It may seem a bit indulgent, but I feel like if I don’t say something my readership will learn to gloss over rather than listen for me. I’ve been working extra intensely for the past 2-3 weeks, and have not seemed to find any time to read or write, much less get a satifactory balance of sleep and food. I am painting houses this summer, for those of you who don’t know, and regularly put in 10 or more hours a day 4-5 days a week. I will be on my last house this next week, which should be relatively relaxing considering it’s a 5-minute walk from my apartment. In that time I hope to get back on track. This weekend even, being extra long due to the Labour Day holiday, I might write an entry.
Thank you to those keeping a look out for me.
As a side-note, when I was riding downtown to drop off a library book the other night, there was something of a demonstration on the Hawthorne Bridge. By this I mean that a crowd of 2-300 people blocked my way on the otherwise large and bike-friendly path that takes me across the Willamette River. They were holding up signs demanding that the war end, and smiled with disgustingly smug satisfaction.
They were making a difference.
I was struck by a number of things. The first was the predominantly white, obviously middle to upper-middle class constituency of the group. I saw at least three people with sweaters wrapped around their shoulders like Hawvawd prep-jerks. There was music being played and children running around. People beamed with stupid grins as they held up their signs and got honks; they were really enjoying preaching to the choir. A song started to run in my head by the middle of the way through the crowd, a Beatles’ song: Why Don’t We Do it In the Road.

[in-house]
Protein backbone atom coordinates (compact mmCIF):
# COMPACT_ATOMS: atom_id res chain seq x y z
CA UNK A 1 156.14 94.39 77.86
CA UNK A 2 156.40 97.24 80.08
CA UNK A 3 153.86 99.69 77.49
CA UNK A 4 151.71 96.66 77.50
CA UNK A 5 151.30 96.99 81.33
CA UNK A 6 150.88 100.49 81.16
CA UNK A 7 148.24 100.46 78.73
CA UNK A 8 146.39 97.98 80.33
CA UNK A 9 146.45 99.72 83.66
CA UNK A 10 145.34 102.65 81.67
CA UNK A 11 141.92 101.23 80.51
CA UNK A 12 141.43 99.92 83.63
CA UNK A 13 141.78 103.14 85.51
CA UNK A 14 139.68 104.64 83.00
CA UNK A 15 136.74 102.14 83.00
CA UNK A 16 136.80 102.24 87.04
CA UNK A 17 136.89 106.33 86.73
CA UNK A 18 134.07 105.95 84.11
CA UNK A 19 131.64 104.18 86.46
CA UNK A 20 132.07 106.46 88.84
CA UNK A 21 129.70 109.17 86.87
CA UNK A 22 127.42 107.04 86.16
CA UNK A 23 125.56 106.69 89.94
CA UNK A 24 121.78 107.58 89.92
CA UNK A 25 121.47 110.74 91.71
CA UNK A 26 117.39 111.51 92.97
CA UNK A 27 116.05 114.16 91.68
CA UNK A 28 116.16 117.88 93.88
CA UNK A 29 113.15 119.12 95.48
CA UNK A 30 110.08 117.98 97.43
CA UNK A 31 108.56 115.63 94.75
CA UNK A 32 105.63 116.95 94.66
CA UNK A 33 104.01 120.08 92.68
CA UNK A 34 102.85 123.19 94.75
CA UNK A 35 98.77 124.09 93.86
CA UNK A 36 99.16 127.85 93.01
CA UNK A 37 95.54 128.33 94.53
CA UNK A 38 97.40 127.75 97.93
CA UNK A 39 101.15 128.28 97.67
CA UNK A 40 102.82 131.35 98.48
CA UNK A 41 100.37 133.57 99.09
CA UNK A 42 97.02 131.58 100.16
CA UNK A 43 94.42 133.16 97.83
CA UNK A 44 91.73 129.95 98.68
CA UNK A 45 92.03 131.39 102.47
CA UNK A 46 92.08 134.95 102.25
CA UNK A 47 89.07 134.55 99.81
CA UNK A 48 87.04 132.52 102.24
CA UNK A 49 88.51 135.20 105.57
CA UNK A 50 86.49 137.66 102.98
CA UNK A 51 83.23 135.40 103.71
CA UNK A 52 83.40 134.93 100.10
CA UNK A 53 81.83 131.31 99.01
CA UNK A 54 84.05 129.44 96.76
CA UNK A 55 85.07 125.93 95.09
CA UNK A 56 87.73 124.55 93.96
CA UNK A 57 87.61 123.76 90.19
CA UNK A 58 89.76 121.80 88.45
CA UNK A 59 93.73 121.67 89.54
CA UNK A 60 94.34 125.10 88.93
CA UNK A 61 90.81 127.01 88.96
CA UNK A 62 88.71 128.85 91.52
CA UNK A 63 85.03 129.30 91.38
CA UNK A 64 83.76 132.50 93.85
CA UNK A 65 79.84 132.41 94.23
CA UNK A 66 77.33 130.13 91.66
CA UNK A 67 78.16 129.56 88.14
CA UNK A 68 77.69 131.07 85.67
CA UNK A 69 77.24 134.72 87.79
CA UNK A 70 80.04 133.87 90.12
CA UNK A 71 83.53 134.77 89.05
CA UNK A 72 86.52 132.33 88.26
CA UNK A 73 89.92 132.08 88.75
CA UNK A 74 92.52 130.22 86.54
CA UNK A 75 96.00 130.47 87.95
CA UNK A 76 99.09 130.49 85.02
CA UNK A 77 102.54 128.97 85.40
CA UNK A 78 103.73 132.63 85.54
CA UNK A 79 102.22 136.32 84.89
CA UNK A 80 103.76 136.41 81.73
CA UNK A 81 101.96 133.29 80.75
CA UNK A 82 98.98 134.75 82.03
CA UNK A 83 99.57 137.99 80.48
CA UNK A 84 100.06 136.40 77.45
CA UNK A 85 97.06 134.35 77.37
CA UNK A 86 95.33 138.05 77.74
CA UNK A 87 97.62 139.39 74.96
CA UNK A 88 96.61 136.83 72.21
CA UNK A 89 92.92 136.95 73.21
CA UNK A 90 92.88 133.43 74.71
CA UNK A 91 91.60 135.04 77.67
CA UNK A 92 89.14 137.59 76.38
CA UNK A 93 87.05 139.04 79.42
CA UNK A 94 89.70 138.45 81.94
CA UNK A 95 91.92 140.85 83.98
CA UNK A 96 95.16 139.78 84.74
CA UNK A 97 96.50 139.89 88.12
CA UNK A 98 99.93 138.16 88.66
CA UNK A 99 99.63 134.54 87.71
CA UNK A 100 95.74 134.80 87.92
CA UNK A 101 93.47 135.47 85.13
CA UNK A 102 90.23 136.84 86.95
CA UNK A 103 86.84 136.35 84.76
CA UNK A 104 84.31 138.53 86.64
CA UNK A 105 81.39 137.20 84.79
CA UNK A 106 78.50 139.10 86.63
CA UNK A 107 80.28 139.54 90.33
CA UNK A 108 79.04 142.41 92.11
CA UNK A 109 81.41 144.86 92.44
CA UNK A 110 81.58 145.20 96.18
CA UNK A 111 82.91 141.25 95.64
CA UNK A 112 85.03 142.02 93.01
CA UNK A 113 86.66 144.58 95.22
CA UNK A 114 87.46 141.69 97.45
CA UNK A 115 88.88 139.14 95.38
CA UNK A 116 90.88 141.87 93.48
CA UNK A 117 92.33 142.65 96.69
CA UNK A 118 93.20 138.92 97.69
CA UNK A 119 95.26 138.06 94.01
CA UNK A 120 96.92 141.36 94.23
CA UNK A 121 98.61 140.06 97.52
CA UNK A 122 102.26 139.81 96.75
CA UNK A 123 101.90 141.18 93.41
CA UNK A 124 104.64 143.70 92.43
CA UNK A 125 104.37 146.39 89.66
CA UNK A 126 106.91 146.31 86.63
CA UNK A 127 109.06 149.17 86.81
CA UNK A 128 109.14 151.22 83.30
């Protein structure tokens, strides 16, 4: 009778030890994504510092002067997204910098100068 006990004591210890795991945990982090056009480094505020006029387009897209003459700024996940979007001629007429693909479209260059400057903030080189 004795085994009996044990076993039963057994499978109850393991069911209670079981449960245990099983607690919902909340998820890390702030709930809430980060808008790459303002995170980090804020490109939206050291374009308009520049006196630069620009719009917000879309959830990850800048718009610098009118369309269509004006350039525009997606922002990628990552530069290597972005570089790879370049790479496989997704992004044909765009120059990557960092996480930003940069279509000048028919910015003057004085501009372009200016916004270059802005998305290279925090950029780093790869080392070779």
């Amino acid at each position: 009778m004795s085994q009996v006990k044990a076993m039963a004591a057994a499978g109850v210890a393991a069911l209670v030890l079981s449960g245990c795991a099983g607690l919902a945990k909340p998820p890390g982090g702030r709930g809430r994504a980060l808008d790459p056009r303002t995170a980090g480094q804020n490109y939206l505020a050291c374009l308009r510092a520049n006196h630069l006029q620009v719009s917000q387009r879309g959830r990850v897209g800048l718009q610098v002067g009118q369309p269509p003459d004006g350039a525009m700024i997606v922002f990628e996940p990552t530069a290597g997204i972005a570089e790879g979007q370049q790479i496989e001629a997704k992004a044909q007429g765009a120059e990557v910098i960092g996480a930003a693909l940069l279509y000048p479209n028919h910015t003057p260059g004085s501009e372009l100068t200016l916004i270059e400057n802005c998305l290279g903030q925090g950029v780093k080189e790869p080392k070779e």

The song is—apparently—not so obviously about having sex in the road. Purportedly, McCartney was inspired by a monkey hit and run copulation he witnessed in India. I began to wonder to myself though, why aren’t they in the road? They’re on a frickin’ bridge, nicely staying out of the way of the cars, who honk almost as mindlessly, and yet they’re purportedly expressing their frustration with the war. I quickly turned the observation back on myself, who clearly could be in the road as well, especially for being so aware that it was much provocative a gesture than sign-masturbating. I don’t really have an excuse, but I like to think I had to get to the library before it closed. It was late, and I was already tired from working like a dog and riding all over town to retrieve said book for its return.
However, as I cleared the crowd, to my delighted surprise, a lady screeched, “Someone’s in the road!” I rode on thinking through the possibilities. When I came back though, the crowd was largely cleared. It was time to go home and go to bed, because there was work to do in the morning. The drums keep pounding rhythm into the brain.